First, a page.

View Full Version : Dividends for 2016-17

smileyface

13th December 2016, 15:09

According to this article:

Dividend tax (rules 2016/17 on) (http://www.rossmartin.co.uk/directors/tax-efficient-remuneration/1591-summer-budget-2015-dividend-tax)

it states the following:

"2016/17 example: the dividend allowance is within your basic rate tax band

If you are a basic rate taxpayer, and you receive all your taxable income in dividends you will be up to £2,025 worse off.

The basic rate tax threshold for 2016/17 is £43,000 (personal allowance of £11,000, plus basic rate tax band of £32,000)

If a dividend of £32,000 is received it is taxable as follows, breaking it down into the different "slices":

The first £5,000 - covered by your dividend allowance

The next £27,000 (the remainder of your basic rate band) - taxed at the new 7.5% = £2,025 tax due."

Suppose my salary is only £8,060. I take £5,000 as dividends. Does that mean I can take a further £29,940 (as opposed to only £27,000) and have that taxed at 7.5%?

Thanks

chopper

13th December 2016, 15:37

Suppose my salary is only £8,060. I take £5,000 as dividends. Does that mean I can take a further £29,940 (as opposed to only £27,000) and have that taxed at 7.5%?

You would have £8060 of Salary at 0% tax

Then £2940 of Dividends at 0% tax

Then another £5000 of Dividends at 0% tax

Then the remaining £27,000 at 7.5% dividend tax.

The difference, therefore, in paying £8060 salary + £34940 dividends compared to £11000 salary + £32000 are a) the Employer and Employee NICs on the £2940 extra salary or b) Corporation Tax at 20% on an extra £2940 (given you get CT relief on salary, but not dividends).

What I can't be bothered working out is what the NICs are on that £2940 compared to the corporation tax.

TheCyclingProgrammer

13th December 2016, 16:50

Yes.

northernladuk

13th December 2016, 17:13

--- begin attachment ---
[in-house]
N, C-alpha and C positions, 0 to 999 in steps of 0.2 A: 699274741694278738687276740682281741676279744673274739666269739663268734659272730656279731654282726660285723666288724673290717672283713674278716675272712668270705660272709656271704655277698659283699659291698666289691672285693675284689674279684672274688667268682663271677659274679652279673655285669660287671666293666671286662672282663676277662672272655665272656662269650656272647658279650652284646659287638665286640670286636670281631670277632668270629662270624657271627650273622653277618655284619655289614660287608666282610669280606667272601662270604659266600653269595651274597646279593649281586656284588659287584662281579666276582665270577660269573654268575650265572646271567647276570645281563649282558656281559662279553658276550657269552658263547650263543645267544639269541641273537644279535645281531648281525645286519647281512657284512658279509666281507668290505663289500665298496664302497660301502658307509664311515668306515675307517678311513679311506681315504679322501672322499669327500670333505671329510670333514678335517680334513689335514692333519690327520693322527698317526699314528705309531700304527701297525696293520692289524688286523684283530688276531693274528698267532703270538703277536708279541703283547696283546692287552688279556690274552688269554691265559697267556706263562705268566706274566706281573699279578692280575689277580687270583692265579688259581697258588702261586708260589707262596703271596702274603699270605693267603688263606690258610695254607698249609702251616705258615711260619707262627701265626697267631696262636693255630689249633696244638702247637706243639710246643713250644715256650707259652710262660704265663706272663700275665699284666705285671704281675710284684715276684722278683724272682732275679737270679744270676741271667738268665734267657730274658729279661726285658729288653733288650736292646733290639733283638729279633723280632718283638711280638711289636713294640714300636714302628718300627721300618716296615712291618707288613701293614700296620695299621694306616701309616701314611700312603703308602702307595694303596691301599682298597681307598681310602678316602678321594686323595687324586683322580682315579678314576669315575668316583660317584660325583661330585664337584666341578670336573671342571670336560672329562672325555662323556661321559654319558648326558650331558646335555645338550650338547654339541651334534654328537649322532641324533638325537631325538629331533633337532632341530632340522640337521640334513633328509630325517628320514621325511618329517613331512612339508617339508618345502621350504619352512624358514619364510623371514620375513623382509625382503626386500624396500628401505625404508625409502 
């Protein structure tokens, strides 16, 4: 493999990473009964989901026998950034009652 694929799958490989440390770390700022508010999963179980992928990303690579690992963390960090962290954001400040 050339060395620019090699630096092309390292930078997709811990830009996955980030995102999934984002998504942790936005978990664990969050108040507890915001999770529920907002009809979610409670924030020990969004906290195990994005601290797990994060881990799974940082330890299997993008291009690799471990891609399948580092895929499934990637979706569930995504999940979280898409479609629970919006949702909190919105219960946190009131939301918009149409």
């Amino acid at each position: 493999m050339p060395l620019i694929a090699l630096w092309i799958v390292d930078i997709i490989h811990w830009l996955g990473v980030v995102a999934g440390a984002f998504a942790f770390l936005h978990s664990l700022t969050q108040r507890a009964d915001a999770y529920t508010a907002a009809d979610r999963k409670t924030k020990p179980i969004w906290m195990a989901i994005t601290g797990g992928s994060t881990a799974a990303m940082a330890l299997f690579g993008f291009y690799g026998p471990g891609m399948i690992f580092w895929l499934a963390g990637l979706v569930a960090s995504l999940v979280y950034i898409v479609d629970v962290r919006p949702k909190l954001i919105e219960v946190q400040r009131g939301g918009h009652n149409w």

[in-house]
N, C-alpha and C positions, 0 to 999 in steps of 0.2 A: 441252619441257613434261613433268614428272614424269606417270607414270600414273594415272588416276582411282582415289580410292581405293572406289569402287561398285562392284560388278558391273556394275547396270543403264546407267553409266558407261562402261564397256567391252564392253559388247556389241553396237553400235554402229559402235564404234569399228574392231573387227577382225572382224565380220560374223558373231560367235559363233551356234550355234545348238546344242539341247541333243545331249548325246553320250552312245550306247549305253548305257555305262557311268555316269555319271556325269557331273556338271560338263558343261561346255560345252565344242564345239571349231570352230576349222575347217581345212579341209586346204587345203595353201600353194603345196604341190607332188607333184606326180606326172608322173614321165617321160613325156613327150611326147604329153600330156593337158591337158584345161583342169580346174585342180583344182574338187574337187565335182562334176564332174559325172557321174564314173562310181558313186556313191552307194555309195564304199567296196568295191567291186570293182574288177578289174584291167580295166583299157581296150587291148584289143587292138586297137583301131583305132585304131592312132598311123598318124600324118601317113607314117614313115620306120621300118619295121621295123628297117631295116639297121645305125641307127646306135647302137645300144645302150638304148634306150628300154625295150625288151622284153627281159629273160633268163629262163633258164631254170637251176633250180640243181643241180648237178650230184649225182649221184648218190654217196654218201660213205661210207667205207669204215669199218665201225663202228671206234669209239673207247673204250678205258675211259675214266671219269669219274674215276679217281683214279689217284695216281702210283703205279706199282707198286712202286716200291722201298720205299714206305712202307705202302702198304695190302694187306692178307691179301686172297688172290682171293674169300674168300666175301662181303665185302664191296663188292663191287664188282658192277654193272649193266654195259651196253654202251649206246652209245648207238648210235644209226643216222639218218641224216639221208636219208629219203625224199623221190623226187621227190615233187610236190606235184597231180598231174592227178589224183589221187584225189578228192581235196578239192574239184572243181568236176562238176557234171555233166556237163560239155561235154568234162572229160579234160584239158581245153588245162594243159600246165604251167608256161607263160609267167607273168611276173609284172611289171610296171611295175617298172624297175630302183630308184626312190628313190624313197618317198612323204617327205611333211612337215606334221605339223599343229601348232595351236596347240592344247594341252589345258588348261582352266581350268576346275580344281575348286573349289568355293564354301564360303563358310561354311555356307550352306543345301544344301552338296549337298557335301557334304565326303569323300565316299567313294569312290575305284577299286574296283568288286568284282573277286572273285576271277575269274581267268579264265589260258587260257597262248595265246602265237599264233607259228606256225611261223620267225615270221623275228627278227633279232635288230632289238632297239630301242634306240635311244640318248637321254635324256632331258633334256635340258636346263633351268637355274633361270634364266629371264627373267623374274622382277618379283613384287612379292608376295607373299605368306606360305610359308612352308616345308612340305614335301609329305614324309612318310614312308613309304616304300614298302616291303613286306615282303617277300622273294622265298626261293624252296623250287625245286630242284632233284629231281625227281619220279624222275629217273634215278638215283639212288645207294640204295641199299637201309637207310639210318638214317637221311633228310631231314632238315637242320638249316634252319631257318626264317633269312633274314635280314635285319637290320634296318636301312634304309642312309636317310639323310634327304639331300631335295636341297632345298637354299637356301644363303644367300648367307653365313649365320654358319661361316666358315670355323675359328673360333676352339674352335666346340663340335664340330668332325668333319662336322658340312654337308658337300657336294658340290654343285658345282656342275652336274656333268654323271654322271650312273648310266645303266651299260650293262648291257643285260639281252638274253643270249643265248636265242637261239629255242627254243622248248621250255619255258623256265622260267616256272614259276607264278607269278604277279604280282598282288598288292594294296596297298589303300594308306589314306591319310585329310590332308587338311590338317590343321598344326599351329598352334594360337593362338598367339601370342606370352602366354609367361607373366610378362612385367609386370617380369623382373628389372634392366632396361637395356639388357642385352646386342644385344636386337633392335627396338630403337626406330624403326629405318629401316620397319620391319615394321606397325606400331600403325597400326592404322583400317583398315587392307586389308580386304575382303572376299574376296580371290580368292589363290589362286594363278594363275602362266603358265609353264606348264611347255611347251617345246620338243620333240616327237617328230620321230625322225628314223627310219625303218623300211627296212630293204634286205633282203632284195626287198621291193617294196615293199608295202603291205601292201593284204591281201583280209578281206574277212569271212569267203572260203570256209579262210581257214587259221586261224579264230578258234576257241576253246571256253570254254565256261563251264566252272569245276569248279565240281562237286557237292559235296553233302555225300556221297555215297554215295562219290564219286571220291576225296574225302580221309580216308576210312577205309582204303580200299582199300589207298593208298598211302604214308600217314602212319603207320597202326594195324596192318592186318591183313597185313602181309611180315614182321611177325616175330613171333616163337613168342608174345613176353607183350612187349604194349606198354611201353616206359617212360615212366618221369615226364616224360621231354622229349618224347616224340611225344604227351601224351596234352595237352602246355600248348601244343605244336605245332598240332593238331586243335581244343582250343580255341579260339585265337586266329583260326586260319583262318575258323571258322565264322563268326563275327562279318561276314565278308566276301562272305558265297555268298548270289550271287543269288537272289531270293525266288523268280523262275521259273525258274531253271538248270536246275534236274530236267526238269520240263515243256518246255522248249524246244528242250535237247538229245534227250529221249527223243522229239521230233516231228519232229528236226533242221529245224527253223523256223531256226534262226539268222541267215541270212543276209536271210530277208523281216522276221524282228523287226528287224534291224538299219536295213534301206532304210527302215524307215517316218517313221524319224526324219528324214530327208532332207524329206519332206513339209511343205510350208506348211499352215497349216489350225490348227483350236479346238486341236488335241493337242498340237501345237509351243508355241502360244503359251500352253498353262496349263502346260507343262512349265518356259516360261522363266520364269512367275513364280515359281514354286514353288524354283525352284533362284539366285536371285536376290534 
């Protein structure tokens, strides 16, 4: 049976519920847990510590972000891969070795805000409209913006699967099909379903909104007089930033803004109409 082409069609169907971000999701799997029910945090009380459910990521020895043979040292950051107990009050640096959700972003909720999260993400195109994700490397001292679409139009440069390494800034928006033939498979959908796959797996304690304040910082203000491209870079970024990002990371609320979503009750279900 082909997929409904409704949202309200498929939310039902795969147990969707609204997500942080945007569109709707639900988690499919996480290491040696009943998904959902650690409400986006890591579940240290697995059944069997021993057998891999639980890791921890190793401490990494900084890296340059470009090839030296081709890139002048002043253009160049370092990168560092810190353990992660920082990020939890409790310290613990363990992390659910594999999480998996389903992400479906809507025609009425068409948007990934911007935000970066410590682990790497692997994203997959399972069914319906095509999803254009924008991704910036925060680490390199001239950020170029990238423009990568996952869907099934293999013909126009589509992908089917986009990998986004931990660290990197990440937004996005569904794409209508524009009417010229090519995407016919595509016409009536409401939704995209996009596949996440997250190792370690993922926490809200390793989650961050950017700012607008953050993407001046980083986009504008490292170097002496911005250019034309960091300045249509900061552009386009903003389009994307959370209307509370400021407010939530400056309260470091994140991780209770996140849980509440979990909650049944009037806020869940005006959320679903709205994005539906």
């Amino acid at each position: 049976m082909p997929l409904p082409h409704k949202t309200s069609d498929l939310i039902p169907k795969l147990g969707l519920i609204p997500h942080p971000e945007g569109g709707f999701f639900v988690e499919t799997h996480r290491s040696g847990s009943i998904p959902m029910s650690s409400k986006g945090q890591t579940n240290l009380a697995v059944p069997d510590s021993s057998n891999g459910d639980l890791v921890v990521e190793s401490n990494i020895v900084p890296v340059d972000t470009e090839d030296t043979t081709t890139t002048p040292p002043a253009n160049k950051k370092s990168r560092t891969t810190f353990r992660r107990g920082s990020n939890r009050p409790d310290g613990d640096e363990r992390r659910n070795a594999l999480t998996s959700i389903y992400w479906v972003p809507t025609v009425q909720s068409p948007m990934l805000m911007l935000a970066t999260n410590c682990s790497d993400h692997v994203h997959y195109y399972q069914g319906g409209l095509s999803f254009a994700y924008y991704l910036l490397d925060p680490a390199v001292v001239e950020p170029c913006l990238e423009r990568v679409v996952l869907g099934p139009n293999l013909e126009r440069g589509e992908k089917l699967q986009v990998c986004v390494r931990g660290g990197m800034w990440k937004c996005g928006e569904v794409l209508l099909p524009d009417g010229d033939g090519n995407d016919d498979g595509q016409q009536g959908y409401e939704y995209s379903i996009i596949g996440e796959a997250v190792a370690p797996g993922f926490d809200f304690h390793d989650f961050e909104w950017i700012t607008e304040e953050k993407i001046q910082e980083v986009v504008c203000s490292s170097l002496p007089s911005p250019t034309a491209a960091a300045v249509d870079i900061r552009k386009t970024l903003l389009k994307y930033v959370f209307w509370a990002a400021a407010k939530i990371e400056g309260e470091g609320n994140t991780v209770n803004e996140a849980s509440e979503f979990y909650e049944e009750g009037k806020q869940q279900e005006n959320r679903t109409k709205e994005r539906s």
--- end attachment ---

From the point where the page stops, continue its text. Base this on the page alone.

Woo-hoo.. A numbers thread we haven't ballsed up multiple times!!!

smileyface

13th December 2016, 17:38

You would have £8060 of Salary at 0% tax

Then £2940 of Dividends at 0% tax

Then another £5000 of Dividends at 0% tax

Then the remaining £27,000 at 7.5% dividend tax.

The difference, therefore, in paying £8060 salary + £34940 dividends compared to £11000 salary + £32000 are a) the Employer and Employee NICs on the £2940 extra salary or b) Corporation Tax at 20% on an extra £2940 (given you get CT relief on salary, but not dividends).

What I can't be bothered working out is what the NICs are on that £2940 compared to the corporation tax.

Thanks for your detailed explanation.

malvolio

13th December 2016, 18:50

What I can't be bothered working out is what the NICs are on that £2940 compared to the corporation tax.

Well CT is 20% and NICs are (13.8 + 2)% (I think, without looking it all up) so it look like salary is more efficient. But ICBW...

kaiser78

13th December 2016, 20:42

Woo-hoo.. A numbers thread we haven't ballsed up multiple times!!!

92nd time, sorry 94th time lucky (ballsed up there)...

kaiser78

13th December 2016, 20:44

According to this article:

Dividend tax (rules 2016/17 on) (http://www.rossmartin.co.uk/directors/tax-efficient-remuneration/1591-summer-budget-2015-dividend-tax)

it states the following:

"2016/17 example: the dividend allowance is within your basic rate tax band

If you are a basic rate taxpayer, and you receive all your taxable income in dividends you will be up to £2,025 worse off.

The basic rate tax threshold for 2016/17 is £43,000 (personal allowance of £11,000, plus basic rate tax band of £32,000)

If a dividend of £32,000 is received it is taxable as follows, breaking it down into the different "slices":

The first £5,000 - covered by your dividend allowance

The next £27,000 (the remainder of your basic rate band) - taxed at the new 7.5% = £2,025 tax due."

Suppose my salary is only £8,060. I take £5,000 as dividends. Does that mean I can take a further £29,940 (as opposed to only £27,000) and have that taxed at 7.5%?

Thanks

The steer I was given was to draw a much larger dividend in fy 2015/16 and pay the additional income tax on that, rather than leave in the company and draw out as dividends on fy 2016/17 when I would then have to pay the dividend tax. This way overall I would be paying less tax.

chopper

13th December 2016, 23:06

Well CT is 20% and NICs are (13.8 + 2)% (I think, without looking it all up) so it look like salary is more efficient. But ICBW...

So I bothered to look it up now.

NICs on £11k Salary would be £353 for employee NICs, plus £399 employer NICs. (unless you get employment allowance).

Corp Tax on that £2940 would be £588.

So I guess the answer is if you qualify for Employment Allowance, then take £11k salary. If not, then take £8060 salary.

northernladuk

13th December 2016, 23:20

So I bothered to look it up now.

NICs on £11k Salary would be £353 for employee NICs, plus £399 employer NICs. (unless you get employment allowance).

Corp Tax on that £2940 would be £588.

So I guess the answer is if you qualify for Employment Allowance, then take £11k salary. If not, then take £8060 salary.

I thought all the basic guides out there said that when advising options for 2016?